Sarah Palin wouldn't reveal her political plans for 2012 in an interview with Barbara Walters, but when asked whether she'd play a major role replied that "if people will have me, I will."
The former Republican vice presidential candidate said that election isn't even on her radar screen.
"My ambition, if you will, my desire is to help our country in whatever role that may be, and I cannot predict what that will be, what doors will be open in the year 2012," she told Walters.
Palin is making the rounds to promote her new book, "Going Rogue," which will be released Tuesday.
On Monday, she appeared on the "The Oprah Winfrey Show," and ABC released excerpts of the interview with Walters that will begin airing on newscasts Tuesday.
The former Alaska governor said she'd rate President Barack Obama's performance a 4 out of 10. She criticized the president for his handling of the economy and for "dithering" on national security questions.
"There are a lot of decisions being made that I _ and probably the majority of Americans _ are not impressed with right now," she said on ABC.
The title of Palin's book refers to a phrase John McCain's campaign used to describe his vice presidential running mate going off message. In the book, she criticizes the people who ran McCain's campaign and says she wished she had been allowed to speak more freely. But she told Walters the outcome probably would not have been different if she had.
"The economy tanked," she said. "(The) electorate was ready, sincerely, for change."
Palin said she's gotten plenty of offers during the past few months, including to open up her family for a reality show, that she has rejected. She also said she wasn't sure whether a talk show would be best for her family. "I'd probably rather write than talk," she said.
During her interview with Winfrey, which was taped last week, Palin said that it's heartbreaking to see the road that Levi Johnston, the father of her grandson, has taken and that the soon-to-be Playgirl model hasn't seen his baby in a while.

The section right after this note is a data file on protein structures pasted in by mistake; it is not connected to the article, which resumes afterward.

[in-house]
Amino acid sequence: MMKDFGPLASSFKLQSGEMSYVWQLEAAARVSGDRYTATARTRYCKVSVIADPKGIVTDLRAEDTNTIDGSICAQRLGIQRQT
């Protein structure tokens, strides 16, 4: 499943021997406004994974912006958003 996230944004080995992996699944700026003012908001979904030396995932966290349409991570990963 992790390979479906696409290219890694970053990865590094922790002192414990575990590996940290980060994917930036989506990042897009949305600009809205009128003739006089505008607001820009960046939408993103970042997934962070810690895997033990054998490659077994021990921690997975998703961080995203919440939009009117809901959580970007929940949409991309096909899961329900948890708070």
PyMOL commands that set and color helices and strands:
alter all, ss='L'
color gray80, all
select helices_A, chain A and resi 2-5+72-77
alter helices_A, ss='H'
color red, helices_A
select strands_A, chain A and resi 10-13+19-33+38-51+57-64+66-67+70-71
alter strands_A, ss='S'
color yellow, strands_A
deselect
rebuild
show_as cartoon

Palin and Winfrey also talked about the controversy surrounding Palin's possible appearance on the show last year. The two women embraced as Palin walked onto the talk show stage.
The new memoir doesn't mention Johnston, who has sparred repeatedly with his former mother-in-law-to-be. Johnston and Palin's daughter, Bristol Palin, are parents to son, Tripp.
When Winfrey asked about Johnston, Palin said she didn't think "a national television show is the place to discuss some of the things he's doing and saying."
But Palin went on to say she finds it "a bit heartbreaking to see the road that he is on right now" and that "it's not a healthy place to be."
Bristol Palin and her son live at Palin's home, she said, and have much family support.
"(Johnston's) quite busy with his media tours and he hasn't seen the baby for a while," Palin said. "But we will let that be the discussion between Bristol and Levi as they work out their relationship."
Palin also said Johnston remains a member of the family and that they can work out any troubles. She said she prays for him and that he has an "open invitation" to Thanksgiving dinner.
Winfrey began the interview by asking Palin if she felt snubbed at not getting an invitation to "The Oprah Winfrey Show" last year. Winfrey said she didn't have any candidates on her Chicago-based show during the campaign because of her support for President Barack Obama.
Palin said she didn't feel snubbed and told Winfrey, "No offense to you, but it wasn't the center of my universe."
AP Writer Caryn Rousseau in Chicago contributed to this report.
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